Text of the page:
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Report: Toyota and Renault Considering EV Plant in Mideast

31 May 2007

Ynetnews. Executives from Renault and Toyota have been speaking to officials from Israel and Jordan in an attempt to launch a joint venture for a factory specializing in environmentally-friendly electric cars. According to the plan, the location of this factory would be near the border between Israel and Jordan, in an area called Peace Valley.

Direct discussions between Israel and Jordan were held a week and-a-half ago, at the World Economic Forum on the Middle East, according to the report. Also according to the report, Israel’s Vice Premier Shimon Peres promised tax incentives and government grants to car manufacturers willing to take part in the project.

One of the leading figures in this joint project is Shai Agassi, former chief technology officer of the software giant SAP AG. After quitting SAP earlier this year, Agassi claimed he wishes to concentrate on “green” issues. According to Agassi, Israel should attempt to be independent of oil within 10 years. An electric car industry would be an indispensable step towards achieving such a goal.

(A hat-tip to MannyGo!)

May 31, 2007 in Brief | Permalink | Comments (14) | TrackBack (0)

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Comments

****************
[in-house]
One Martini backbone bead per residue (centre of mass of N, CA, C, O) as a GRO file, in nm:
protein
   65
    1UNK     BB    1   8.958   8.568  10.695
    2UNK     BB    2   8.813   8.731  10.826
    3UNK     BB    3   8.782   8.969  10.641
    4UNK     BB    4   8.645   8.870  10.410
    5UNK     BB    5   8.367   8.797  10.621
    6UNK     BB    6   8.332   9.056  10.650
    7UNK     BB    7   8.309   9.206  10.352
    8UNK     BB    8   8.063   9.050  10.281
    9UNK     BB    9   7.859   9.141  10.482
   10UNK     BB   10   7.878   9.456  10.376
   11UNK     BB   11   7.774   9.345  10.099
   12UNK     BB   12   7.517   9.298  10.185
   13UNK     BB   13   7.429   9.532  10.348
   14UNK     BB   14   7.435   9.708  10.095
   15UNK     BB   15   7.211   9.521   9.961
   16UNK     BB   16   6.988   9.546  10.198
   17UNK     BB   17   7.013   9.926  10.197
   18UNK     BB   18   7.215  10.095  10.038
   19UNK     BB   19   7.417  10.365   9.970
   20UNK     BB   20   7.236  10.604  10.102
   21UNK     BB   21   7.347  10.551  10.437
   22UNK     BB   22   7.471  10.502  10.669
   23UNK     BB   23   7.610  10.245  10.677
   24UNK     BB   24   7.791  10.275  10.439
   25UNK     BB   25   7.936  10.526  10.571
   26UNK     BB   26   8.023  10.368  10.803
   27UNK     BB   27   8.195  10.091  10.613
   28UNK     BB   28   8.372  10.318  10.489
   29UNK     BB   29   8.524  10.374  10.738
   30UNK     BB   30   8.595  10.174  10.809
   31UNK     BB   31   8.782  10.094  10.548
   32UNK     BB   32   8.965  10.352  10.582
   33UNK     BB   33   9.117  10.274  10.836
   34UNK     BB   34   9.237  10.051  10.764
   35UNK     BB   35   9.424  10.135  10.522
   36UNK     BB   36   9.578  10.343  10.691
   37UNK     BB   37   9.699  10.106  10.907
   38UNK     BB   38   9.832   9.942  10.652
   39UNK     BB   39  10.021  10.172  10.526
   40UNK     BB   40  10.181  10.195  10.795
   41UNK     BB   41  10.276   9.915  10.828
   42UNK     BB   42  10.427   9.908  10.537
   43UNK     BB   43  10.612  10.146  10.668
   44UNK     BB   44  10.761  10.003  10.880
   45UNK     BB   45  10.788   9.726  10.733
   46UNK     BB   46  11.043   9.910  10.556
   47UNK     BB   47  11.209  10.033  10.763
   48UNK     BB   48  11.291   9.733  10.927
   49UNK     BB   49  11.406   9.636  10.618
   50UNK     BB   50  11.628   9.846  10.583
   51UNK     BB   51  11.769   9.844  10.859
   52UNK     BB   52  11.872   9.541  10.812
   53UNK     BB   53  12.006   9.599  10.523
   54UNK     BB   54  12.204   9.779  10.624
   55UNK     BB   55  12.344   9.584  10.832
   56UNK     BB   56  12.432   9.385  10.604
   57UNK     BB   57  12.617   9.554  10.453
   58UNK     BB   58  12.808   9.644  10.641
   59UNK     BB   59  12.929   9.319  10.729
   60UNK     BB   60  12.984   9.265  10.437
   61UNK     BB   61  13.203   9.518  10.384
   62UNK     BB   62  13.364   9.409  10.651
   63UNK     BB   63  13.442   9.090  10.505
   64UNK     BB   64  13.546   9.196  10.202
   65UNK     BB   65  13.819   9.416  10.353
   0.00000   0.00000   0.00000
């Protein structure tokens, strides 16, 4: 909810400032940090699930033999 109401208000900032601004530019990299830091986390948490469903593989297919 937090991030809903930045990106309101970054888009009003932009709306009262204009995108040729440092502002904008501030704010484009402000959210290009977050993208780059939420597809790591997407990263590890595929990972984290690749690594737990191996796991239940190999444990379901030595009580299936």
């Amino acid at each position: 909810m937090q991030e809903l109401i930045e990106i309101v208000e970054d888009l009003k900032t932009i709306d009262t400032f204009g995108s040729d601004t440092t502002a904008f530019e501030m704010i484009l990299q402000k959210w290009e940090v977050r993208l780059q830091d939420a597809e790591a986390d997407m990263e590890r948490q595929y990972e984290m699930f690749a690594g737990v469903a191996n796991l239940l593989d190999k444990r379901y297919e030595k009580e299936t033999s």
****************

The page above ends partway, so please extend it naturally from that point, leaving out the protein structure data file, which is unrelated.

Even a short range EV could cover all of Israel from Jerusalem. Makes sense. But 10 years for Israeli energy independence sounds unrealistic unless this guy knows about a so far secret cheap battery that can do it.

Wow! How has this been missed previously?

Henrik,
Zebra cells can be made cheaply in mass production
after all salt is the major ingredient , and there´s plenty of
that out there !
Back in the eighties when I was a buyer for a computer
manufacturer , most of the back up cells we used for our memory
boards were made by an Israeli company , and I seem to remember
that they were Lithium , so they will probably manufacter them
in Israel

Dare I hope that this is the beginning of something really big? We aren't talking about a couple of small companies here.

Henrik:

You are right, but there is one problem. “Rise” from Tel-Aviv to Jeruselem is 2500 feet, from Dead Sea – 3700 feet. It will take quite powerful battery to accomplish the jorney.

Henrik, I beg to differ on the "Rise" problem you are talking about. Take for example a mid-size car of about 1500 Kg, having to climb 3700 ft (1127.76 meters). Potential energy = mass * g * height = 16.58 MJ = 4.6 KW*hr. Assuming a low energy density of 90 W*hr/Kg (such as Altair Nano lithium battery), it would take an extra 51.2 Kg of batteries to keep the same range going up. On your way down, the car will recover a good portion of this extra energy depending on how efficient the re-gen breaking works.